Is it a gift or is it a loan? That is a question that we often grapple with in our family law practice.
A typical scenario is Jane and John are married and want to buy a home. Jane and John have both saved up some money for their down payment but unfortunately, not enough. Jane’s grandparents so kindly transfer $50,000 to Jane and John’s joint bank account and now they have enough for the downpayment and both are super excited to finally be able to purchase that dream home. All is right and well in the universe, until it isn’t.
Jane and John decide to call it quits and now must equalize their net family properties. Jane’s grandparents want their $50,000 back (or at least so says Jane) but John refuses, saying the $50,000 was a gift to him and Jane. Therein lies the problem! John has $25,000 at stake. He feels that the money really wouldn’t go back to Jane’s grandparents and is essentially Jane taking more than she is entitled to, in fact, he thinks, as a matter of principle, it is just wrong to ask for a gift to be repaid. Jane, of course, feels John is being ungrateful. Her grandparents simply helped them achieve their goal at the time. They have now accrued significant equity in their home so why shouldn’t her grandparents get their money back? She always understood it was a loan but even if it’s a gift, it’s her grandparents and her gift, right? If John isn’t being greedy, why can’t he just repay her grandparents and keep the equity he has accrued which by the way they never would have been able to get without her grandparent’s help.
As you can see neither John nor Jane is wrong. Their respective positions make sense. It truly does. However, the legal question remains. How does it get resolved? Simple. The intention of the grandparents at the time of giving them the $50,000 is what counts. That’s it. Not what Jane thought, not what John thought, but what the grandparents themselves intended. If Jane’s grandparents expected to be repaid, then it is a loan if they didn’t, then it’s a gift. I wish the analysis ended there though, but it doesn’t. That’s the nature of the law.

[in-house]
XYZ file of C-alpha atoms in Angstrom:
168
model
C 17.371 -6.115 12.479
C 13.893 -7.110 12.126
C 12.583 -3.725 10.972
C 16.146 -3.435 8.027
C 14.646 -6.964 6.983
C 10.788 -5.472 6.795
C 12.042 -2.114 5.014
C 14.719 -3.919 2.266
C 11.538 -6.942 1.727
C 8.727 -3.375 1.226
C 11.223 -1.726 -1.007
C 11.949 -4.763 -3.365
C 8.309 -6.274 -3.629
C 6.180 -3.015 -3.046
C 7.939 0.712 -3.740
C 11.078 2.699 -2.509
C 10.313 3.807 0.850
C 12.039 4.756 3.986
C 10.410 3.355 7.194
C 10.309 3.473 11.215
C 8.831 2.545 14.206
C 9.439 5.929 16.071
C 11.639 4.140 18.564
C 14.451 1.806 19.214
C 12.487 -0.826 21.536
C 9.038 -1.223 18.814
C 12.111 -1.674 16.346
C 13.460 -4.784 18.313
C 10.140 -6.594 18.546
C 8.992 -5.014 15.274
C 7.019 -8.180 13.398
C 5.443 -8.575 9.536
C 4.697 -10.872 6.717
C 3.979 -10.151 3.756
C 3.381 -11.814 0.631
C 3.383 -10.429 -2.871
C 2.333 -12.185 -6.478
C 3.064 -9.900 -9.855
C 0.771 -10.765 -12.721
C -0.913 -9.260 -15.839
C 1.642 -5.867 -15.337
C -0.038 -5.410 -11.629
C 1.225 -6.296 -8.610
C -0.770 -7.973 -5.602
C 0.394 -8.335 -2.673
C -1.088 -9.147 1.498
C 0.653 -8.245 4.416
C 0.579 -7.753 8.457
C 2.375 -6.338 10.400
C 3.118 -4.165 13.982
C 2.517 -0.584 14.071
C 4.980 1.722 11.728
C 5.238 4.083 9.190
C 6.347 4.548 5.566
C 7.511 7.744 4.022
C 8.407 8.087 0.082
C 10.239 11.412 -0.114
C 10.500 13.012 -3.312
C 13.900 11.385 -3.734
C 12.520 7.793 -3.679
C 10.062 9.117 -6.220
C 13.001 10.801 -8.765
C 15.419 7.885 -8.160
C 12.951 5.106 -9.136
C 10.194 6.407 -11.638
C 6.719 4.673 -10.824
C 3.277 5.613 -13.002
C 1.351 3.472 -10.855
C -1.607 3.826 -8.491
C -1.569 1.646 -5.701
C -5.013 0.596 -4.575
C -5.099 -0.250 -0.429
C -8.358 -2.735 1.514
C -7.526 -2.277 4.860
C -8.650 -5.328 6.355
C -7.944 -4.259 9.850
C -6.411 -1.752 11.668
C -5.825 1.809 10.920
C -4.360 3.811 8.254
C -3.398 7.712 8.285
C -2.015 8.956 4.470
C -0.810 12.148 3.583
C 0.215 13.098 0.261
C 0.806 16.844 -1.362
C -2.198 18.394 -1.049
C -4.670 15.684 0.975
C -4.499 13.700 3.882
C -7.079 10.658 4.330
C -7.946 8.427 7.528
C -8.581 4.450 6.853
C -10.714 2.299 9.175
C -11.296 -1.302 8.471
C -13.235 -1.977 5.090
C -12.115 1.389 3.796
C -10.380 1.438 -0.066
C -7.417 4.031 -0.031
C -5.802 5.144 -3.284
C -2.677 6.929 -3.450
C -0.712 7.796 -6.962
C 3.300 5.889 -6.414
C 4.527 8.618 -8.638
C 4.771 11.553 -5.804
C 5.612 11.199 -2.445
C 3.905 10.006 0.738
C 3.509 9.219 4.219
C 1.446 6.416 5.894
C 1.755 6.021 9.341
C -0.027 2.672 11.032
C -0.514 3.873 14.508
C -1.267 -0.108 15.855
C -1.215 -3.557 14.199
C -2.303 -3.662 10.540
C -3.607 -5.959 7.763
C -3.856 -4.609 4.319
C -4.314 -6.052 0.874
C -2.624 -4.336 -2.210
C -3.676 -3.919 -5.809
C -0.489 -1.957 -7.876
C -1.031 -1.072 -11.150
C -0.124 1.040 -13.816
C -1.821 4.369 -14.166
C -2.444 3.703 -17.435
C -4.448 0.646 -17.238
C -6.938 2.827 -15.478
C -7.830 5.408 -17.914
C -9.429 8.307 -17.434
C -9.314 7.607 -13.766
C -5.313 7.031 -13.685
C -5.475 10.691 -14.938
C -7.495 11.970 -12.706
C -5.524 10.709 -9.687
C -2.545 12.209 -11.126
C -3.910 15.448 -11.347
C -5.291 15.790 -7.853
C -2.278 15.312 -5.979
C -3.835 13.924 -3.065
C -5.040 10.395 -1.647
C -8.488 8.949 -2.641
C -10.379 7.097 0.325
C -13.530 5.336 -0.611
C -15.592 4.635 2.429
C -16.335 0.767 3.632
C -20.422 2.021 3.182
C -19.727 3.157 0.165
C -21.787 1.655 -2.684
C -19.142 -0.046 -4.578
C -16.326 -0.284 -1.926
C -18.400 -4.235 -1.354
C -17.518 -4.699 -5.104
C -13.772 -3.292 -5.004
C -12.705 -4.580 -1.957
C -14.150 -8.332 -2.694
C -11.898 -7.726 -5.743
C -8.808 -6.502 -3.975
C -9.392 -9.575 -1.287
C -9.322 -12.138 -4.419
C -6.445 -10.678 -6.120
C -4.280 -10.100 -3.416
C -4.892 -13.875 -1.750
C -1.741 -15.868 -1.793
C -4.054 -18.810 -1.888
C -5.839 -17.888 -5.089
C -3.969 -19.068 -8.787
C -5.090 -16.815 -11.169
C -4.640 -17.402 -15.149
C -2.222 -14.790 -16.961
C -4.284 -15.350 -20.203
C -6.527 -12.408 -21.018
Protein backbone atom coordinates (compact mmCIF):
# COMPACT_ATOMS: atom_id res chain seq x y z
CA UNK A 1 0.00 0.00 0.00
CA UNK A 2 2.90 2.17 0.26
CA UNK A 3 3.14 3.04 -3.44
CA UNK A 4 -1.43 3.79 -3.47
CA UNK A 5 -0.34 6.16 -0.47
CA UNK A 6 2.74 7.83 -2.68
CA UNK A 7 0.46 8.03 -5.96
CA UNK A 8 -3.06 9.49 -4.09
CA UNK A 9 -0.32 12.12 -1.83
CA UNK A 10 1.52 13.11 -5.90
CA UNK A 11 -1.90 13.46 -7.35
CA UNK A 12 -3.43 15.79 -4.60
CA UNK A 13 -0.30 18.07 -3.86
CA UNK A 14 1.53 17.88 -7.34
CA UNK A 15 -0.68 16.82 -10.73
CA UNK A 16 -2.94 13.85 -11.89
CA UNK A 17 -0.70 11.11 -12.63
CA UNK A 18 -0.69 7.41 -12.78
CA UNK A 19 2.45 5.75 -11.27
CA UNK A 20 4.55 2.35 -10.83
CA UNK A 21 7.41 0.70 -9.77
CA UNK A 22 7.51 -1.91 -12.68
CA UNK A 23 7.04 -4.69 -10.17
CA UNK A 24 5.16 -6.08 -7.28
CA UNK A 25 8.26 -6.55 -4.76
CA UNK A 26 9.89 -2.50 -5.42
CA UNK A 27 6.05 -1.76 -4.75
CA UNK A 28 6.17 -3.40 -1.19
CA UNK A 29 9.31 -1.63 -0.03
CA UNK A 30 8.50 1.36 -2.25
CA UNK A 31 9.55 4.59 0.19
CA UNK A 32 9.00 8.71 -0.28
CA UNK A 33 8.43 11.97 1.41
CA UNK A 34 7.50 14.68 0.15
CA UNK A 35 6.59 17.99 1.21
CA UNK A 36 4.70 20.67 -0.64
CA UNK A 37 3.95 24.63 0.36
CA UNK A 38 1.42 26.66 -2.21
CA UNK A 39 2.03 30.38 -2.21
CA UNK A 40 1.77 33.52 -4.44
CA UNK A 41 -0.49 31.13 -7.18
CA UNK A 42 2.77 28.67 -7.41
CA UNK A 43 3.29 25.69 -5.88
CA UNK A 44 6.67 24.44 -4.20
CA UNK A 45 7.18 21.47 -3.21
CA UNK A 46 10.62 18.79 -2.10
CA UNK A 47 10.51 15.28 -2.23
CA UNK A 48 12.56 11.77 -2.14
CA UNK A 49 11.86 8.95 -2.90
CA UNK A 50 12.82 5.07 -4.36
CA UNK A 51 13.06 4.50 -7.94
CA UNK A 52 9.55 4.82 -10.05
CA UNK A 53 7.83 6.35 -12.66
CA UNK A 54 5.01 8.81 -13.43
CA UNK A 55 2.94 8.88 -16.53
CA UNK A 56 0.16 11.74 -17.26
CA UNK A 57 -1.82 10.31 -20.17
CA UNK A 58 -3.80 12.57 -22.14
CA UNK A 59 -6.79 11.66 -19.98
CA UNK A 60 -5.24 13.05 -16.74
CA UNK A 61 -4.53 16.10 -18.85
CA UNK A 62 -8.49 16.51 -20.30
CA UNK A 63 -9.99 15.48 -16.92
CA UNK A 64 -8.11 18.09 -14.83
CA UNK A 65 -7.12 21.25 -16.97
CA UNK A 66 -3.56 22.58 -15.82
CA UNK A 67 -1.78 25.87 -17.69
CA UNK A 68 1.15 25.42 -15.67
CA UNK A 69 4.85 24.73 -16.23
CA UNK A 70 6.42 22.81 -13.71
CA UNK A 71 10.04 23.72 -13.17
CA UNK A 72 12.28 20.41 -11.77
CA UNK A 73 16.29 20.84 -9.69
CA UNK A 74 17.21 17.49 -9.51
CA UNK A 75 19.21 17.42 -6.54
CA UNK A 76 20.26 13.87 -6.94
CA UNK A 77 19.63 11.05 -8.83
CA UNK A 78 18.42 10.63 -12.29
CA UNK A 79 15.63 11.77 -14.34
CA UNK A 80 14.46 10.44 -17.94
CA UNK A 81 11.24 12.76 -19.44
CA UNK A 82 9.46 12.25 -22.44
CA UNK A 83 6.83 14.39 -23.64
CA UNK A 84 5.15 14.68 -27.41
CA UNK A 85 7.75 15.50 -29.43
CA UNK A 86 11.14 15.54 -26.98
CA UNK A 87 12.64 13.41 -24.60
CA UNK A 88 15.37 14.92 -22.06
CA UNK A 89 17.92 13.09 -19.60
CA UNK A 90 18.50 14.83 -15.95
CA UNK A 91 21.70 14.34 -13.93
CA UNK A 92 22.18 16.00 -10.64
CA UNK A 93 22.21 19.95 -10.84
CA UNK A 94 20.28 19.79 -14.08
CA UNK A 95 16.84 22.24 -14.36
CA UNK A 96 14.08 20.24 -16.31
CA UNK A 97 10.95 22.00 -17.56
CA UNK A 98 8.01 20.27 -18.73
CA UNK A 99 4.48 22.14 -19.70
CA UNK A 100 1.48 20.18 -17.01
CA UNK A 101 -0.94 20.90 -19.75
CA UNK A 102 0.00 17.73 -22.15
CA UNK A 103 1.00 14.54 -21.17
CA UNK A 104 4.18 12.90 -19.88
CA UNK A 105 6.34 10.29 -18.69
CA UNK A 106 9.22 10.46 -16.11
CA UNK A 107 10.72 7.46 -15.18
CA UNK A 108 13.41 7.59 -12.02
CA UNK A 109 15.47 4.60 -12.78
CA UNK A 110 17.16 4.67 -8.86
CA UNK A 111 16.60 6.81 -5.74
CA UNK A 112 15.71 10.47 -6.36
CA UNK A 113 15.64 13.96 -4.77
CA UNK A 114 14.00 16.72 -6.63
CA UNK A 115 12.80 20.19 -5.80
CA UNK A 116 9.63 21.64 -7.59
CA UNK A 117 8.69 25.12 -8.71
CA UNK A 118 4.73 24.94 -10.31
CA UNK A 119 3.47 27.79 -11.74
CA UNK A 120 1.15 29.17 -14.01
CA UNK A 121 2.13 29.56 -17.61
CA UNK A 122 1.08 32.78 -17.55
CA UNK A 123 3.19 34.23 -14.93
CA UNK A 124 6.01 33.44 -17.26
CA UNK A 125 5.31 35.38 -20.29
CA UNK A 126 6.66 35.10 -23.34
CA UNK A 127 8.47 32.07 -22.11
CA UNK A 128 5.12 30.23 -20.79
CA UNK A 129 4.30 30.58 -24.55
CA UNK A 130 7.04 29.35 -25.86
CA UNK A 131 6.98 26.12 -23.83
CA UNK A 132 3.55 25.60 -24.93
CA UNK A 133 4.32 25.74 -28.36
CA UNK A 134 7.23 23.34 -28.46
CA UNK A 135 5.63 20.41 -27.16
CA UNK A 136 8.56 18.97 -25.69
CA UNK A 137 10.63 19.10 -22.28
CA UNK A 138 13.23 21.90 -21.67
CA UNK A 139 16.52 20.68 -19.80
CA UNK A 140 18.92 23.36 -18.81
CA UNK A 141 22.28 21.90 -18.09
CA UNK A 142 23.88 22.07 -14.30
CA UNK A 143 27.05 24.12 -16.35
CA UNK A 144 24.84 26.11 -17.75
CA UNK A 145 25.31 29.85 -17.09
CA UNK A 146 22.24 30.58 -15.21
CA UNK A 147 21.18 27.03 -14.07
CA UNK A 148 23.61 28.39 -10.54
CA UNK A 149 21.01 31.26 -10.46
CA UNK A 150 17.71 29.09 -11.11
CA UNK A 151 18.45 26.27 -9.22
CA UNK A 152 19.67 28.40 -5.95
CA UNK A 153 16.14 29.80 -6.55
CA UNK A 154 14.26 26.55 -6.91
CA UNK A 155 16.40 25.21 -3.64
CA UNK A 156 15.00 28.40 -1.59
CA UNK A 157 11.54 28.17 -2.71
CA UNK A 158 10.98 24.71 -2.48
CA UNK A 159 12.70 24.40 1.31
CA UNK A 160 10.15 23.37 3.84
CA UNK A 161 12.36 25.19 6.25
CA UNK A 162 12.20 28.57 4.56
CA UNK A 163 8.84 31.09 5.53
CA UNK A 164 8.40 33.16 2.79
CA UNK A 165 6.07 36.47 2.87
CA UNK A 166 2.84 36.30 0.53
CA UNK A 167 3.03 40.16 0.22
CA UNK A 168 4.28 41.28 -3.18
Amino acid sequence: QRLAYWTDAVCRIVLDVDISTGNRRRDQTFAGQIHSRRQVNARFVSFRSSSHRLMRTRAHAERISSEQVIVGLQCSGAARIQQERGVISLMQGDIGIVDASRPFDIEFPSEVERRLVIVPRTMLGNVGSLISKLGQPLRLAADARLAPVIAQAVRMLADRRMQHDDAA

Even though Jane’s grandparents may have intended for the $50,000 to be paid back, if the court believes that the loan is not likely to be repaid, or is unlikely to be repaid in full, the courts can discount the loan, all the way to $0. What do I mean? t means, based on the facts of the case, the courts can decide that only half of the loan is likely to be paid back and so the court can discount the loan by 50% thereby allowing only a deduction of $25,000 from the NFP calculations. The court can also find that the entire loan is not likely to be repaid, in which case, the entire loan will be discounted to $0.
The law generally does not presume a gift, where money is transferred by a parent or grandparent to an adult child. So in this case, John would have the burden to prove that the transfer to Jane was a gift.
If you’re a parent or grandparent making a loan, what are some steps you can take to ensure that your intentions are respected by the courts?
- Prepare a loan agreement
- Include interest on the loan
- Include a loan repayment date.
- Consider registering a mortgage to secure the loan
- Provide for periodic repayment of the loan
- Even if periodic payments are missed, document demands for loan repayment.
As you can see, while the true test is the intention of the parents or grandparents at the time of the transfer, events after the fact, such as demand for repayments are considered by the courts in determining if the money is a true loan. While monetary transactions between family members can be very informal, the legal ramifications can be serious. It is important for all parties to be on the same page and documentation of your intentions can prevent future conflicts.